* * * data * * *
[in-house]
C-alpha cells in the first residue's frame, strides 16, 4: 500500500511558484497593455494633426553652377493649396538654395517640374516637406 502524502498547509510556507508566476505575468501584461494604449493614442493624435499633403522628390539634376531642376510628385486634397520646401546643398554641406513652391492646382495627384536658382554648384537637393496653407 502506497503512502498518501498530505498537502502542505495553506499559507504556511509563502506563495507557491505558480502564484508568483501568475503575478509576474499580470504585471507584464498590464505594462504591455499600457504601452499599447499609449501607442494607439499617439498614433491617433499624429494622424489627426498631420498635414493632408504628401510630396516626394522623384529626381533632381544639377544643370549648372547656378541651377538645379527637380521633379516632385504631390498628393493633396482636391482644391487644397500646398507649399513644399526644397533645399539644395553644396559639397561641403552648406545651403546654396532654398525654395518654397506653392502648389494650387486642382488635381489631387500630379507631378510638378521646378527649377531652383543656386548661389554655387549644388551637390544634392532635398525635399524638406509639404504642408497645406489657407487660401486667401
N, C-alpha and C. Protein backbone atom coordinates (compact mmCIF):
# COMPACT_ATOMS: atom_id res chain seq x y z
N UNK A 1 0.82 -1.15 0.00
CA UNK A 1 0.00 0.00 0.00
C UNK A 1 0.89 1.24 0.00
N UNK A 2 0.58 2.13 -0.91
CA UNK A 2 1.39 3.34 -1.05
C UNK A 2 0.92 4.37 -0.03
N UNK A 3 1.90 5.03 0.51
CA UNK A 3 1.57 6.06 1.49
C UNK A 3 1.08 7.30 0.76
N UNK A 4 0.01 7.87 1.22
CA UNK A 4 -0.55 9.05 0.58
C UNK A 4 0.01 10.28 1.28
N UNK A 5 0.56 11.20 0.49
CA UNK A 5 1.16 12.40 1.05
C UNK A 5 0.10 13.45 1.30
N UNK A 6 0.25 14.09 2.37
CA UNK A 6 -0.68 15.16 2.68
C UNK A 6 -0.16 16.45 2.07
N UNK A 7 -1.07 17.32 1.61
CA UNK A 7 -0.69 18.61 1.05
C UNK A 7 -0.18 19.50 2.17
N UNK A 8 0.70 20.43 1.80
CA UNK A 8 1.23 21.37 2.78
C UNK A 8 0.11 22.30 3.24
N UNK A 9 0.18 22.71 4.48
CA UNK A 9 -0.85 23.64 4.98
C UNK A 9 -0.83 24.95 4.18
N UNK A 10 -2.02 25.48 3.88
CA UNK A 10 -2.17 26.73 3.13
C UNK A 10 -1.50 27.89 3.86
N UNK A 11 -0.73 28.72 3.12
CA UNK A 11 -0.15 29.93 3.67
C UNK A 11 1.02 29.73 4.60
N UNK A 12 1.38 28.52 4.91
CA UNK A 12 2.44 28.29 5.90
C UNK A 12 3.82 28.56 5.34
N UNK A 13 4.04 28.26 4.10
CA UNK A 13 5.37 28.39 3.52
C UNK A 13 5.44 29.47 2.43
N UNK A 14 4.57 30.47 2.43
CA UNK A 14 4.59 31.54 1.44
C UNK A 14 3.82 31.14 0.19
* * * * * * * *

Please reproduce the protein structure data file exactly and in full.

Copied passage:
[in-house]
C-alpha cells in the first residue's frame, strides 16, 4: 500500500511558484497593455494633426553652377493649396538654395517640374516637406 502524502498547509510556507508566476505575468501584461494604449493614442493624435499633403522628390539634376531642376510628385486634397520646401546643398554641406513652391492646382495627384536658382554648384537637393496653407 502506497503512502498518501498530505498537502502542505495553506499559507504556511509563502506563495507557491505558480502564484508568483501568475503575478509576474499580470504585471507584464498590464505594462504591455499600457504601452499599447499609449501607442494607439499617439498614433491617433499624429494622424489627426498631420498635414493632408504628401510630396516626394522623384529626381533632381544639377544643370549648372547656378541651377538645379527637380521633379516632385504631390498628393493633396482636391482644391487644397500646398507649399513644399526644397533645399539644395553644396559639397561641403552648406545651403546654396532654398525654395518654397506653392502648389494650387486642382488635381489631387500630379507631378510638378521646378527649377531652383543656386548661389554655387549644388551637390544634392532635398525635399524638406509639404504642408497645406489657407487660401486667401
N, C-alpha and C. Protein backbone atom coordinates (compact mmCIF):
# COMPACT_ATOMS: atom_id res chain seq x y z
N UNK A 1 0.82 -1.15 0.00
CA UNK A 1 0.00 0.00 0.00
C UNK A 1 0.89 1.24 0.00
N UNK A 2 0.58 2.13 -0.91
CA UNK A 2 1.39 3.34 -1.05
C UNK A 2 0.92 4.37 -0.03
N UNK A 3 1.90 5.03 0.51
CA UNK A 3 1.57 6.06 1.49
C UNK A 3 1.08 7.30 0.76
N UNK A 4 0.01 7.87 1.22
CA UNK A 4 -0.55 9.05 0.58
C UNK A 4 0.01 10.28 1.28
N UNK A 5 0.56 11.20 0.49
CA UNK A 5 1.16 12.40 1.05
C UNK A 5 0.10 13.45 1.30
N UNK A 6 0.25 14.09 2.37
CA UNK A 6 -0.68 15.16 2.68
C UNK A 6 -0.16 16.45 2.07
N UNK A 7 -1.07 17.32 1.61
CA UNK A 7 -0.69 18.61 1.05
C UNK A 7 -0.18 19.50 2.17
N UNK A 8 0.70 20.43 1.80
CA UNK A 8 1.23 21.37 2.78
C UNK A 8 0.11 22.30 3.24
N UNK A 9 0.18 22.71 4.48
CA UNK A 9 -0.85 23.64 4.98
C UNK A 9 -0.83 24.95 4.18
N UNK A 10 -2.02 25.48 3.88
CA UNK A 10 -2.17 26.73 3.13
C UNK A 10 -1.50 27.89 3.86
N UNK A 11 -0.73 28.72 3.12
CA UNK A 11 -0.15 29.93 3.67
C UNK A 11 1.02 29.73 4.60
N UNK A 12 1.38 28.52 4.91
CA UNK A 12 2.44 28.29 5.90
C UNK A 12 3.82 28.56 5.34
N UNK A 13 4.04 28.26 4.10
CA UNK A 13 5.37 28.39 3.52
C UNK A 13 5.44 29.47 2.43
N UNK A 14 4.57 30.47 2.43
CA UNK A 14 4.59 31.54 1.44
C UNK A 14 3.82 31.14 0.19